Friday, Feb. 22 was a good day to be an Abrams Hebrew Academy student.
Right after shacharit, rather than being shuttled off to class as they normally would, the entire student body was seated in the auditorium, big kids in folding chairs and little kids sitting criss-cross on the ground — when they could actually be cajoled into sitting.
Teachers and administrators milled about as the exquisitely groomed star of the assembly scrabbled on the slippery wooden floor on all fours, panting and yelping, clad in tiny pink bows the same color as her extended tongue.
Adults shushed hopelessly as Brooklyn the Tibetan terrier, the Best Female Tibetan Terrier at the most recent Westminster Kennel Club Dog Show in New York, prepared for a special stop on her victory tour. (Her prize is technically the “Best of Opposite,” awarded to the opposite sex of the Best in Show winner.)
“Please, let’s be on time, let’s go!” pleaded Rabbi Ira Budow, one half of Brooklyn’s ownership team (more on the other half later). Again, useless, Brooklyn was too exciting.
Budow described the enormity of Brooklyn’s victory to the students. The event seemed bigger than the Super Bowl, he said. Her victory was like the Abrams’ basketball team beating the 76ers.
“I said, ‘Susan, you don’t have a chance to win,’” he recalled.
Meanwhile, his wife, Susan Fuchs, Brooklyn’s other owner and her primary trainer, stood off to the back, keeping Brooklyn as quiet as she could. After one growl, Budow raised his eyebrows to the assembly.
“She’s telling you to be quiet,” he said.
Fuchs, chair of the department of psychiatry at St. Francis Medical Center in Trenton for more than 20 years, now runs her own private practice. She always looked for new ways to treat patients, she said, and as she started to learn more about animal-assisted therapy (especially regarding dogs), she became more interested. She ended up getting her master’s degree at the University of Denver relating to the subject a few years ago.
When she found Brooklyn at a breeder in Calgary, Canada, she knew almost immediately that Brooklyn was a good candidate to be a future therapy dog; Brook, for short, ran right up to her.
“I said, ‘You know what, I think she’s good with people,’” Fuchs recalled.
Now, she’s an active therapy dog, registration and all, training up with extra classes a few times a month, helping Fuchs give the children she works with confidence and comfort during their sessions.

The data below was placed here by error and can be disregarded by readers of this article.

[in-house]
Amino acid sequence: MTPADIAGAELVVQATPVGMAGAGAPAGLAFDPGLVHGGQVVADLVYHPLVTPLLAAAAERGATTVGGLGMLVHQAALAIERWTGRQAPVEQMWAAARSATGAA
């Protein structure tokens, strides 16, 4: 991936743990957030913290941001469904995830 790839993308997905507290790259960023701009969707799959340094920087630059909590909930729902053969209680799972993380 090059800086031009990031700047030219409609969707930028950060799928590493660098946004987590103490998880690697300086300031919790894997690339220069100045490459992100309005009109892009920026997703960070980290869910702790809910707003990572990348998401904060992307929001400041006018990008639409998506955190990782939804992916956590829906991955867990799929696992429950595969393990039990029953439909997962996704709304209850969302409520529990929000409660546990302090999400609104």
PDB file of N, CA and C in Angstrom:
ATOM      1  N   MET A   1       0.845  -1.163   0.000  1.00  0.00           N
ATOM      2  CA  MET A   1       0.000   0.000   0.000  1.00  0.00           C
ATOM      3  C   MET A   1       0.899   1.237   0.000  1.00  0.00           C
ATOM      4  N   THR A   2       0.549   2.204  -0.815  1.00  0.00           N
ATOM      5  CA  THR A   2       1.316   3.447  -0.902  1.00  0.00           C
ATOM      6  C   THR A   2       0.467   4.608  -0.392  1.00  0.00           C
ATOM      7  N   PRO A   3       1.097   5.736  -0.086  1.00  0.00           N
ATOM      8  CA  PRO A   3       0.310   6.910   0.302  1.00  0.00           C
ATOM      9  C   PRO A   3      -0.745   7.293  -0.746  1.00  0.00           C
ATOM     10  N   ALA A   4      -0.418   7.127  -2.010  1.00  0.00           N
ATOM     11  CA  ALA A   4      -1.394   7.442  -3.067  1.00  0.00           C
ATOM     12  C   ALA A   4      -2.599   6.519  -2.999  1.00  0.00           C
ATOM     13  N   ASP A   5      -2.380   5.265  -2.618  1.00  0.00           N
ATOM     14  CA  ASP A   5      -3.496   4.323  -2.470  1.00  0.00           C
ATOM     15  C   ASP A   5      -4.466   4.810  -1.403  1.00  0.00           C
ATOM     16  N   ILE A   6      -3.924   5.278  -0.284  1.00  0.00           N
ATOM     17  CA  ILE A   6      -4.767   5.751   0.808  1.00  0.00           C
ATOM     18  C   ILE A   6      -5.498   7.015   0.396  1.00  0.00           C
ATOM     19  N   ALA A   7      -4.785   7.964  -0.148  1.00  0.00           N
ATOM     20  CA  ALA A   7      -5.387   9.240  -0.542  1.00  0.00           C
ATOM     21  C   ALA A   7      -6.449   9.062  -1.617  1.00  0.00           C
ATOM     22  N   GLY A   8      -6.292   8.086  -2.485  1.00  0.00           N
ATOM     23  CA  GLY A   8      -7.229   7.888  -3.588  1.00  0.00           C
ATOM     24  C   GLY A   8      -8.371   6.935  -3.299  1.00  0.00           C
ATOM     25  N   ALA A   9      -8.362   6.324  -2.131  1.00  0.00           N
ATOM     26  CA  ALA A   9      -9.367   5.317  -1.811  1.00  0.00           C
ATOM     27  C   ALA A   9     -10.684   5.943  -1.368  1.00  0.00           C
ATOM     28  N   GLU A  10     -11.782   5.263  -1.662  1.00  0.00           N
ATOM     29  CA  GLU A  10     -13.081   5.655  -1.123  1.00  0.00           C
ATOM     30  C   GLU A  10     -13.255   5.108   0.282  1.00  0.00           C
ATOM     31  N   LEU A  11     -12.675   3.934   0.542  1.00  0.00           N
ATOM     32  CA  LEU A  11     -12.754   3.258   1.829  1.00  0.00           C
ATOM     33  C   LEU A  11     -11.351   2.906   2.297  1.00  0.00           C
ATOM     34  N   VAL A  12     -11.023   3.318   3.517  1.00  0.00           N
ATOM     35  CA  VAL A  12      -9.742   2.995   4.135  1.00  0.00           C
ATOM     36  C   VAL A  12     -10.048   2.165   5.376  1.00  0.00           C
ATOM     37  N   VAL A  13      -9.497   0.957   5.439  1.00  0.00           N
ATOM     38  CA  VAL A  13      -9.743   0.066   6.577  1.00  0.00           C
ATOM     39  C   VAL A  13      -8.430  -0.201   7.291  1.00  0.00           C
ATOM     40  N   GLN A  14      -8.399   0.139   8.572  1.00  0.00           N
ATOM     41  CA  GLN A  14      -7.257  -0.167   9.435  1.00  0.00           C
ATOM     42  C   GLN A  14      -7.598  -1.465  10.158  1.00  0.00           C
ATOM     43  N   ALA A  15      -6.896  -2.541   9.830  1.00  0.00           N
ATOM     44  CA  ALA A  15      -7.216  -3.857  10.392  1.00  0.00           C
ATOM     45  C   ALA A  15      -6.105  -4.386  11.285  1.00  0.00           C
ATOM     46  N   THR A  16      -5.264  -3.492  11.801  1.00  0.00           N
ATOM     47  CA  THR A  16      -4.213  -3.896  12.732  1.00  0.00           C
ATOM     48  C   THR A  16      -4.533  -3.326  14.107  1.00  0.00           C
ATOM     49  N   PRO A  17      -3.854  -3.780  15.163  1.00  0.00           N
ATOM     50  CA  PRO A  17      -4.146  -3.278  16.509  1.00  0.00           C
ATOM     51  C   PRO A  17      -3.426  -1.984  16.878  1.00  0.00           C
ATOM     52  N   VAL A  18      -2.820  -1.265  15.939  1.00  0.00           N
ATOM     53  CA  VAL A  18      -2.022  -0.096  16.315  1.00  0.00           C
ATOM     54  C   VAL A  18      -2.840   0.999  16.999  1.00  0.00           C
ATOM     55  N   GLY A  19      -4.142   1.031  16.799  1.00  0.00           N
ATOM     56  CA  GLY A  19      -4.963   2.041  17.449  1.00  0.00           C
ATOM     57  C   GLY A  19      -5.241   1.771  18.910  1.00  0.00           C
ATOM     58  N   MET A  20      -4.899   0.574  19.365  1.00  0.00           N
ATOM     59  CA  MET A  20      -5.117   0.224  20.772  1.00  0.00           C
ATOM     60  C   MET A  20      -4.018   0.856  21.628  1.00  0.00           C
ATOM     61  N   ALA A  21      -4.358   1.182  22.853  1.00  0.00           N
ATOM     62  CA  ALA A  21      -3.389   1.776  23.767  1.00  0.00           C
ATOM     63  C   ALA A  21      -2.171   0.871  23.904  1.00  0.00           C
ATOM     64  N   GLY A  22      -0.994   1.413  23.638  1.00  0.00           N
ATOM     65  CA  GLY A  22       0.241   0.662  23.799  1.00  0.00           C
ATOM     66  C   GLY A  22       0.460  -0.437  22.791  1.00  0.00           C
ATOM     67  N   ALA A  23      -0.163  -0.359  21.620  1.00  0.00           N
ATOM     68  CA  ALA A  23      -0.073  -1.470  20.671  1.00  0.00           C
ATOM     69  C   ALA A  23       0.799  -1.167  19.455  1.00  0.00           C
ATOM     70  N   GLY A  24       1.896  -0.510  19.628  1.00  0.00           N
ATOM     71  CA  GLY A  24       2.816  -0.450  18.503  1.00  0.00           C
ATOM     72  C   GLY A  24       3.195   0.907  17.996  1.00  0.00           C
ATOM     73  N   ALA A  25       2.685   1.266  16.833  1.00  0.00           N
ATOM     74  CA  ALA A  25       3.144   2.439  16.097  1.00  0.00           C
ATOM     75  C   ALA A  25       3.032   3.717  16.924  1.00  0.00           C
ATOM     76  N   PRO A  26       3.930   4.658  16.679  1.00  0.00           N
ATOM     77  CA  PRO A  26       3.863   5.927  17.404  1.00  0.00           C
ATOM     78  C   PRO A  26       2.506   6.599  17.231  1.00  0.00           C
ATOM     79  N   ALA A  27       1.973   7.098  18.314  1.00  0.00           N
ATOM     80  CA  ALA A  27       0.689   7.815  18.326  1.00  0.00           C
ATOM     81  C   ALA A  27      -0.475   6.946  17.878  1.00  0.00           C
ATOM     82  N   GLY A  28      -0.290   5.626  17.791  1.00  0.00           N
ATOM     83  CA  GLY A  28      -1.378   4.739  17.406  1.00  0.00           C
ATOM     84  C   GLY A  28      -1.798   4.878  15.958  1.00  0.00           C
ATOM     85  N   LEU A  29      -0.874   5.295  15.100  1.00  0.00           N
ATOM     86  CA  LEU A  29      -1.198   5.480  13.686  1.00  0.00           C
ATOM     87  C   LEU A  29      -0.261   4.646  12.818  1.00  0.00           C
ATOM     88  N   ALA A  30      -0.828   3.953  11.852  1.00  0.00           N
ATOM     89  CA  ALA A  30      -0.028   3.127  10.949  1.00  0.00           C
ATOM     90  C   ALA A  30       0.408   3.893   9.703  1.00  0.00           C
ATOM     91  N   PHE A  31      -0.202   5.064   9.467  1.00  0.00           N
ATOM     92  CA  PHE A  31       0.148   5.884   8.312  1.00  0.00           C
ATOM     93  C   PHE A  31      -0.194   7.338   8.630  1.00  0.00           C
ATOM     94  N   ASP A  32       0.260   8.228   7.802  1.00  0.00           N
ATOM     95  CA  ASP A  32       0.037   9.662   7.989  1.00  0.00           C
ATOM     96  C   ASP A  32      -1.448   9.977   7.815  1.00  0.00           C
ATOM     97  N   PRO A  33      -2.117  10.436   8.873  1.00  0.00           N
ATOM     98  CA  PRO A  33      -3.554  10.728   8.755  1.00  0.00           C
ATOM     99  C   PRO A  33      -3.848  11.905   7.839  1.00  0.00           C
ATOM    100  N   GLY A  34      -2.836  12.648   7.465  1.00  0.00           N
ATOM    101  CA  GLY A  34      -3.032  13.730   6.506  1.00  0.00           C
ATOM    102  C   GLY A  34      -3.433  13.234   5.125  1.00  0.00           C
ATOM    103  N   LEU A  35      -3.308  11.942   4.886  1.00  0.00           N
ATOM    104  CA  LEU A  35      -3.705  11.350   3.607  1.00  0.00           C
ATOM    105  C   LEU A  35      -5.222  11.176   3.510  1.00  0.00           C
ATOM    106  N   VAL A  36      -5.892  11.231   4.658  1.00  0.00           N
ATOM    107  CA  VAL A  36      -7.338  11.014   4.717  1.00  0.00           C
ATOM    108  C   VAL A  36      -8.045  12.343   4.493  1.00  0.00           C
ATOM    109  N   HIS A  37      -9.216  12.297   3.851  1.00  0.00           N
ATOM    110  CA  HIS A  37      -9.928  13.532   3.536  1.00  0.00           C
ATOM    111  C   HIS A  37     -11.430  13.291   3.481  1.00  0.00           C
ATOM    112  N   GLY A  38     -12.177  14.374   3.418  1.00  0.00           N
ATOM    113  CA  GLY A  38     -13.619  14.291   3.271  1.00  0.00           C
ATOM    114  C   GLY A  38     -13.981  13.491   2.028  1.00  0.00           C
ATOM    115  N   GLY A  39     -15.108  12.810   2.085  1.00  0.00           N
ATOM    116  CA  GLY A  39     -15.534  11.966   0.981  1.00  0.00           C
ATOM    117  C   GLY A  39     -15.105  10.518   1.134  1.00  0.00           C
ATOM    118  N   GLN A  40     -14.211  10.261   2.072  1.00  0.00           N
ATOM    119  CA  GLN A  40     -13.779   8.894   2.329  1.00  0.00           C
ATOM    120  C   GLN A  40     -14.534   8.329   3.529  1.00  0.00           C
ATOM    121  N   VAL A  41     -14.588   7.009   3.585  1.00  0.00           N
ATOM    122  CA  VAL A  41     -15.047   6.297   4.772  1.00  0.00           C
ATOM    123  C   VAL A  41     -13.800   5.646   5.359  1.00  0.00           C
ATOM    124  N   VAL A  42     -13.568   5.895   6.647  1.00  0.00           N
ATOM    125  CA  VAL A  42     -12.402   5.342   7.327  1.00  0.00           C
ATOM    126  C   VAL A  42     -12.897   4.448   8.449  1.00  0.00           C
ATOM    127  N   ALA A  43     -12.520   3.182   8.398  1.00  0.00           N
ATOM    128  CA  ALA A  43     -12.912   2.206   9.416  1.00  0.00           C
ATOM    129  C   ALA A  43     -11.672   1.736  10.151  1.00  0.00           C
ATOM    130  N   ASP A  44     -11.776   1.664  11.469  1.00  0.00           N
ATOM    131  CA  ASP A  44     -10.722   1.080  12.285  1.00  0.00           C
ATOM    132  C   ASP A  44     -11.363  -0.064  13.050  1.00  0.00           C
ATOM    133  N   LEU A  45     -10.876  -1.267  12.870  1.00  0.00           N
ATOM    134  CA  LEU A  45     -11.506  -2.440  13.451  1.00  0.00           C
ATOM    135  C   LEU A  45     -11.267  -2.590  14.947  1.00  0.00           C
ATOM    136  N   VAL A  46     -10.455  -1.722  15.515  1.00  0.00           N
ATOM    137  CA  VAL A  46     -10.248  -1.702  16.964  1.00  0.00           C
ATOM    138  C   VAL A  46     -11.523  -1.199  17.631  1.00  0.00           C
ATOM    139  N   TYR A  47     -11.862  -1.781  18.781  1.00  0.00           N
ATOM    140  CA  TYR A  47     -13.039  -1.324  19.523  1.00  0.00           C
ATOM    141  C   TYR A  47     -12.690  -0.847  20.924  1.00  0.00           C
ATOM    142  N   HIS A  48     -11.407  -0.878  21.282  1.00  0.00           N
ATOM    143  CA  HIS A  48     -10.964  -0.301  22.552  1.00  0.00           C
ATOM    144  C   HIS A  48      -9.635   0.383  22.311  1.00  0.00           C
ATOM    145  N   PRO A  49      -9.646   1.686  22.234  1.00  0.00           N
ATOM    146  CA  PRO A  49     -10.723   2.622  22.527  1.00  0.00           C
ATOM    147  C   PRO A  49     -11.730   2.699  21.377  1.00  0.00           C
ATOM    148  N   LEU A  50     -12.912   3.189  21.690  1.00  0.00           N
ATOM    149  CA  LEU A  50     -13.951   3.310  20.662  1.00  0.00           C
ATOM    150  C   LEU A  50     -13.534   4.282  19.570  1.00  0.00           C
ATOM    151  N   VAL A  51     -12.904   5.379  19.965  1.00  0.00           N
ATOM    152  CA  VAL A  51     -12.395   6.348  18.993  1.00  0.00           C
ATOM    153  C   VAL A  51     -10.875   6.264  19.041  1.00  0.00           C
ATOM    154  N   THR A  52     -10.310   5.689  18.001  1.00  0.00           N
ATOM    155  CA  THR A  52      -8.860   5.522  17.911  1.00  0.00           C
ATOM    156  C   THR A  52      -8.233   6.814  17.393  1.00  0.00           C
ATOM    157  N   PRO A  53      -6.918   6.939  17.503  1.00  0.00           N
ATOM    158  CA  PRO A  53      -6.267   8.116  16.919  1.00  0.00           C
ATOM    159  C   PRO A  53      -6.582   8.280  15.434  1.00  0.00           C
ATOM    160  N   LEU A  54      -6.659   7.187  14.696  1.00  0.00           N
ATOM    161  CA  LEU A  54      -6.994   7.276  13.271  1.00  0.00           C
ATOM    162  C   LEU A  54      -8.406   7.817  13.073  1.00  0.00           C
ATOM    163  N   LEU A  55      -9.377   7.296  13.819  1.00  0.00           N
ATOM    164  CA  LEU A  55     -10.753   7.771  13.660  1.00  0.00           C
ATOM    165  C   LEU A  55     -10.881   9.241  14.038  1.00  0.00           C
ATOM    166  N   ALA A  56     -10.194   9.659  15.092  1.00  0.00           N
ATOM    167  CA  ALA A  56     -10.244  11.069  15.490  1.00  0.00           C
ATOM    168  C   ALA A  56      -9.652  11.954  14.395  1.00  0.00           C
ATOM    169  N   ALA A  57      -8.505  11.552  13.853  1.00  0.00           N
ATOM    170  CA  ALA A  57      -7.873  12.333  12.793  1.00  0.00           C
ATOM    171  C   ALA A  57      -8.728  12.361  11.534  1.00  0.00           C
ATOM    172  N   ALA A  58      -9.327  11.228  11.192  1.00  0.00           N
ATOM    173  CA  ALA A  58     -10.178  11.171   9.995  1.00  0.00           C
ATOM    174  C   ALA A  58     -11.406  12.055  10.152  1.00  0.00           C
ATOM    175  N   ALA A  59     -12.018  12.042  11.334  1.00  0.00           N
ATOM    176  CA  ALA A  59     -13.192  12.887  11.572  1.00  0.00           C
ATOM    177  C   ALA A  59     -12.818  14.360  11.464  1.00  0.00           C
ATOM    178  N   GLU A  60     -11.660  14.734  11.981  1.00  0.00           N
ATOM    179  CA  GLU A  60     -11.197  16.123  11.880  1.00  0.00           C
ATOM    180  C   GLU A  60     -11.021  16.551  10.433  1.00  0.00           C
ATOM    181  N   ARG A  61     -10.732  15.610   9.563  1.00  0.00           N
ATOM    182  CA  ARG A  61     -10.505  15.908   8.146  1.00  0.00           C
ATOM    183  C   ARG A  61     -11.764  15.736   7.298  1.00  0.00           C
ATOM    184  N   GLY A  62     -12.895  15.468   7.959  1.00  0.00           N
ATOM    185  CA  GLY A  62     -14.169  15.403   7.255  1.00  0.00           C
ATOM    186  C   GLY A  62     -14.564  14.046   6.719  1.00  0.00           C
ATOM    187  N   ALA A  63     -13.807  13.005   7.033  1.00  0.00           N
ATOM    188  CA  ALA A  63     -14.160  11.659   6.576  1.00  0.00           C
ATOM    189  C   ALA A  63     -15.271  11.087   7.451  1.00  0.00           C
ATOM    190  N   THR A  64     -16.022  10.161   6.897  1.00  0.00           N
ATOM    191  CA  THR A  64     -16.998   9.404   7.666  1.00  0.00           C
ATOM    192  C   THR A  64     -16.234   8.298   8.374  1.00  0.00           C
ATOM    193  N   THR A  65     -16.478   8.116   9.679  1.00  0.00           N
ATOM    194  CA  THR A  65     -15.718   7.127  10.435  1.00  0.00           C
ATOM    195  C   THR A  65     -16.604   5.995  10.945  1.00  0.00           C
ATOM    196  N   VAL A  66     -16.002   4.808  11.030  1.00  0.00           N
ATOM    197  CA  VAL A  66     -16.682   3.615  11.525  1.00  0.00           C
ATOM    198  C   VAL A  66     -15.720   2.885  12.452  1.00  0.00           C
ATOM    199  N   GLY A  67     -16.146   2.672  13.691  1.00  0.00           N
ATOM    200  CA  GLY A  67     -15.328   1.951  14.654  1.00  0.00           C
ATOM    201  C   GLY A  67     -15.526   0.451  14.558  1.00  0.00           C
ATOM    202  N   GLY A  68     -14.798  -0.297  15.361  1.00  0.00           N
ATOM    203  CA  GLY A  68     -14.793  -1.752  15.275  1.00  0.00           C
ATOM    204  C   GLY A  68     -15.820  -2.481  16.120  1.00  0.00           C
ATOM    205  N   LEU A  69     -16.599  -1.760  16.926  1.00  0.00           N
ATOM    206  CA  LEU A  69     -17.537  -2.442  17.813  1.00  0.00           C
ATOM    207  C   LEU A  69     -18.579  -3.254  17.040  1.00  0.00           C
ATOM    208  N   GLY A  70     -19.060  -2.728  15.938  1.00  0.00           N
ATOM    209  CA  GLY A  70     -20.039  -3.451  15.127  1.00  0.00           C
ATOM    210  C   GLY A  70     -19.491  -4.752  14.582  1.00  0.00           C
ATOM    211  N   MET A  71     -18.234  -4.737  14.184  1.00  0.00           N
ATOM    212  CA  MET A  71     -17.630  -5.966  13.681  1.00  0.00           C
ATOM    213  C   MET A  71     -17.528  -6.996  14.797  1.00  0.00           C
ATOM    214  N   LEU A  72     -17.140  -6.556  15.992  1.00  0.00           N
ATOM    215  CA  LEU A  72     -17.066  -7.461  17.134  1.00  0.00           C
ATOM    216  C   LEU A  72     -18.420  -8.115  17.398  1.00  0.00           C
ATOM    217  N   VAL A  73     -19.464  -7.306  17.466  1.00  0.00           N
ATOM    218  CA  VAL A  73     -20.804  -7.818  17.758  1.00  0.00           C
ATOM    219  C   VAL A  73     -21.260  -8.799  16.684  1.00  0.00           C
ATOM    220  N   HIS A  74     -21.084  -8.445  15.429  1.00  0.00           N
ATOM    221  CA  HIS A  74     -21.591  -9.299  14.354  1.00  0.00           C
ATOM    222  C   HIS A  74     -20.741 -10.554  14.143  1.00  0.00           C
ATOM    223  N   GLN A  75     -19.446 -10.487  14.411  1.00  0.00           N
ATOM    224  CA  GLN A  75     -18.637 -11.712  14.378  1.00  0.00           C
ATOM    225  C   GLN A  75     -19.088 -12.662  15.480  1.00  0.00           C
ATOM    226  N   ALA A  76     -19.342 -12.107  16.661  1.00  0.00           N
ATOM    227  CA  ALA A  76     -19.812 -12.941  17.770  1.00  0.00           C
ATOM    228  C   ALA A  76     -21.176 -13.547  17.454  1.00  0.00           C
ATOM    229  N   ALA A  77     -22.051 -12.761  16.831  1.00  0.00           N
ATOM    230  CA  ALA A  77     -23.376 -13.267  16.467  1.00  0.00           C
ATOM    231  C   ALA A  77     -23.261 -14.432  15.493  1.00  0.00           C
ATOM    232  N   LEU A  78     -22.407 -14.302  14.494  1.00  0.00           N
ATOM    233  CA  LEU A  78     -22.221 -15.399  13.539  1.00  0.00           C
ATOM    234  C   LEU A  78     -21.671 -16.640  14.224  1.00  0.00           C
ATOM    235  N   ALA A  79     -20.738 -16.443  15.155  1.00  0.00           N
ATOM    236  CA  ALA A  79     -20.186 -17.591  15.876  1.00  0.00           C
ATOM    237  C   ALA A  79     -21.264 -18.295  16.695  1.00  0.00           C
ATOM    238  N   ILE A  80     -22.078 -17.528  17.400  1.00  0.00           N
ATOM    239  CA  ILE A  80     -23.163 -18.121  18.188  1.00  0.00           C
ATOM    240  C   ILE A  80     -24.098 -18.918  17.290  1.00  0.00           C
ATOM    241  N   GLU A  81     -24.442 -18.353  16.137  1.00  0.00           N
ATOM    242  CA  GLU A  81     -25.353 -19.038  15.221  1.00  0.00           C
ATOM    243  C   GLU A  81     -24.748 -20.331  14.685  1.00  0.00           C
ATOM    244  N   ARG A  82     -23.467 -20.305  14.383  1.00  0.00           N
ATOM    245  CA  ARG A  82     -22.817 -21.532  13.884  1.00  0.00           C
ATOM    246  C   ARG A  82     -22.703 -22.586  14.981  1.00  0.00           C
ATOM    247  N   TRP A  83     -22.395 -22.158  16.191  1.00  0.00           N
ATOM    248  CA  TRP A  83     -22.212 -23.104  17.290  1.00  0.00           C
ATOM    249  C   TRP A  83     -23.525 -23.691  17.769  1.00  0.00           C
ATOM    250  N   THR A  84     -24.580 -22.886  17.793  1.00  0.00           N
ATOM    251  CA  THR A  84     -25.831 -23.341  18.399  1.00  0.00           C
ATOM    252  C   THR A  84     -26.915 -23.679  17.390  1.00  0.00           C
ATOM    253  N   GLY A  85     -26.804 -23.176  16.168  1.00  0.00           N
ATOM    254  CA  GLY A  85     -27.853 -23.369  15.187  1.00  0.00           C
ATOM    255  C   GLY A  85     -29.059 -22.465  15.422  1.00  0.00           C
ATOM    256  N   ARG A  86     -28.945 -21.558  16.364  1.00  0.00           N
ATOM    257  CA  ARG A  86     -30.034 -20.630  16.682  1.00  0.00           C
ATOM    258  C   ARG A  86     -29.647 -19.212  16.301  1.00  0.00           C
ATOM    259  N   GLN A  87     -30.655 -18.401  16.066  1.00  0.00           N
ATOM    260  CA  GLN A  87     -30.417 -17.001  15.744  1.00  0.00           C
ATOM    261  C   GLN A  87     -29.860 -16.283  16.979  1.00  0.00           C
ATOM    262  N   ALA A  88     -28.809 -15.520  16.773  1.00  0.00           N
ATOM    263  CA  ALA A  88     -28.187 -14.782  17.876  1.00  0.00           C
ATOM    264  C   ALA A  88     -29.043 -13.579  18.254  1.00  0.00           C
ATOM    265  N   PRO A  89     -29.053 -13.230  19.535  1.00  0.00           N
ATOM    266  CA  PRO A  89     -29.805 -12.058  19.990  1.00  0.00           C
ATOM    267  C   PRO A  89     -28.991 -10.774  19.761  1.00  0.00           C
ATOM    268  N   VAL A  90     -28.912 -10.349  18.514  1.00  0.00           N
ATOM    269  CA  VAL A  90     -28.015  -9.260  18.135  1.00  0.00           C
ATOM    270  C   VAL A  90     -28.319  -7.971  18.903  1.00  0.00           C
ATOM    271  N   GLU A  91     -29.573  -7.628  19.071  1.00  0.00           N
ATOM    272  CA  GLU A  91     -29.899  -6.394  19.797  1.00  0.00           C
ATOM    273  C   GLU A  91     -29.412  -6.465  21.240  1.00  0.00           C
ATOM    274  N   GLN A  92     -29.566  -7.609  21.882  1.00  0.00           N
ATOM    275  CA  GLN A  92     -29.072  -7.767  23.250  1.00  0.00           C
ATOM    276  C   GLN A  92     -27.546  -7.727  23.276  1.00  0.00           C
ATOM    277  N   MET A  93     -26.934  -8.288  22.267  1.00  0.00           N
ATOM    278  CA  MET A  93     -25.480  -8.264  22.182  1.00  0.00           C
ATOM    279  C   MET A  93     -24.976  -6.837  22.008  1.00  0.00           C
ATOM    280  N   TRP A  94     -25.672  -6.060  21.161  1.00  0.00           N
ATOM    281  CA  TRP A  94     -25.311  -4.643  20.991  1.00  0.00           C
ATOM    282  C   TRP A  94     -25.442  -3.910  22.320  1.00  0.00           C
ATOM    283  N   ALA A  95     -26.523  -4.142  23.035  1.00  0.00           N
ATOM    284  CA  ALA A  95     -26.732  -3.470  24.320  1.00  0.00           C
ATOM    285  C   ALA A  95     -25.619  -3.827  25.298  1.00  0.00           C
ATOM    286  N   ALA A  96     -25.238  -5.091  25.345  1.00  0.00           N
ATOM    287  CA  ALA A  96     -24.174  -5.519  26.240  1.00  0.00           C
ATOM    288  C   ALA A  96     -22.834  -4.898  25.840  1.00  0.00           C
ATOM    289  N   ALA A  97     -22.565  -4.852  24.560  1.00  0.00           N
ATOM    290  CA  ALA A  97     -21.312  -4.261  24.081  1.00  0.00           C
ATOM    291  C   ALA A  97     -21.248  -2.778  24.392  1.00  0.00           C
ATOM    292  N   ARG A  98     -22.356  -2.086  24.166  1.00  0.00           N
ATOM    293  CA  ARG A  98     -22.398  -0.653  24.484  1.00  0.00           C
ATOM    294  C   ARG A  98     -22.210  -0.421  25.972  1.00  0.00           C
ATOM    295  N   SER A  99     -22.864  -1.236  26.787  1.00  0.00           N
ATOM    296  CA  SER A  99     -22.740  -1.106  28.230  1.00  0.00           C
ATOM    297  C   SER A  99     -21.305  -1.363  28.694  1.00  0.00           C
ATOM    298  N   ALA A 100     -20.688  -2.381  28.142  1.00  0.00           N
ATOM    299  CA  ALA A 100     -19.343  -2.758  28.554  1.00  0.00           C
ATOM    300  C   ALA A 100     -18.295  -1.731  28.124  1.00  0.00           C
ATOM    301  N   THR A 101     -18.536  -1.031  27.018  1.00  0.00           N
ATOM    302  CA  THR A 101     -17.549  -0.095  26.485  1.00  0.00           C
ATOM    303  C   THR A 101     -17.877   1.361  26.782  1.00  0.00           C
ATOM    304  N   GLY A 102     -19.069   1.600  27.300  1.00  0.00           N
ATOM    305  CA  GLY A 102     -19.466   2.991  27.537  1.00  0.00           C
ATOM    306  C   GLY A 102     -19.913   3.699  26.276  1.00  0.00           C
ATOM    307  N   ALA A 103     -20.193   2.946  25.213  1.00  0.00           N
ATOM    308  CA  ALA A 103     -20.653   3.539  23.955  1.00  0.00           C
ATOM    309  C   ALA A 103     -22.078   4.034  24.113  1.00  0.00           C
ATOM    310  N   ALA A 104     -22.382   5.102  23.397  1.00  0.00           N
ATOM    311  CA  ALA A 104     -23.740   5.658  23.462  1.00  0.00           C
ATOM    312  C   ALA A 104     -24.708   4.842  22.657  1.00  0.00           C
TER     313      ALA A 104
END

Her victory was unbelievable, Budow told the students. As Fuchs later said, the politics involved in tailoring a dog’s performance and grooming to specific judges, not to mention the long hours and resources that need to be poured into training, are often prohibitive to those who don’t spend their lives doing such a thing. The people of Westminster, well …
“It’s a very snobby group of people,” he said. “These Westminster people have a different view of the world.”
Nevertheless, he focused on the positives. He showed her ribbon off to the crowd, even as he groused that it came with no cash prize. He recalled the story of Brooklyn’s inability to relieve herself on pavement, so acclimated she’s become to the rolling green in Bucks County; consequently, Brooklyn was ferried to Central Park, where she did her business in dignity.
Budow noted that he was approached by another competitor who told him how happy she was to see him and his wife — the first visibly Orthodox Jews she had ever seen at Westminster in her 25 years of attendance.
“This is such a great lesson for your people,” he told the children. “You can dream the impossible dream!” Im tirtzu …
Indeed, it was an improbable victory.
“I was absolutely shocked,” Fuchs said. “It was so totally unexpected.”
A lot of dogs, Fuchs said, are sent away to handlers for years at a time, only rarely seeing their actual owners. Fuchs, meanwhile, did the majority of the training for Brooklyn. Additionally, the gung-ho members of the dog show world are out every weekend, establishing a rapport with the judges. Some even go so far as to do Academy Awards season-style campaigns for their pups, taking out ads in the industry magazines.
Fuchs introduced a short video compiled of Brooklyn’s victory to the students, showing as she was trotted around a small ring by a gray-haired woman in heels and a red pantsuit. There was also a clip of Brooklyn’s award presentation, as she panted happily.
The floor was opened for questions, as well as comments asked in the form of a question. “I’ve never seen a dog with so much fur,” one student asked. “I’m from Brooklyn,” another inquired.
“How old is Brooklyn?” She’s 4, was the answer. “What is Brooklyn’s lifespan?” Probably another decade. “Can she do a backflip?” That’s a negative. One student stood up, raised his hand, was called upon, and with the eyes of the room upon him, got too bashful and sat back down.
Speaking of sitting: The conclusion of the Q&A led into a display of Brooklyn’s talents. She rolled over on the ground, she spun around on her hind legs, and yes, she sat.
“That’s better than my class at sitting,” one teacher called out.
“You don’t have to go to the circus, come to Abrams,” Budow told the students.
After the presentation ended, students were invited to pet Brooklyn on their way to class. Though Fuchs thought it might be a bit overwhelming for Brooklyn, she seemed to enjoy the attention.
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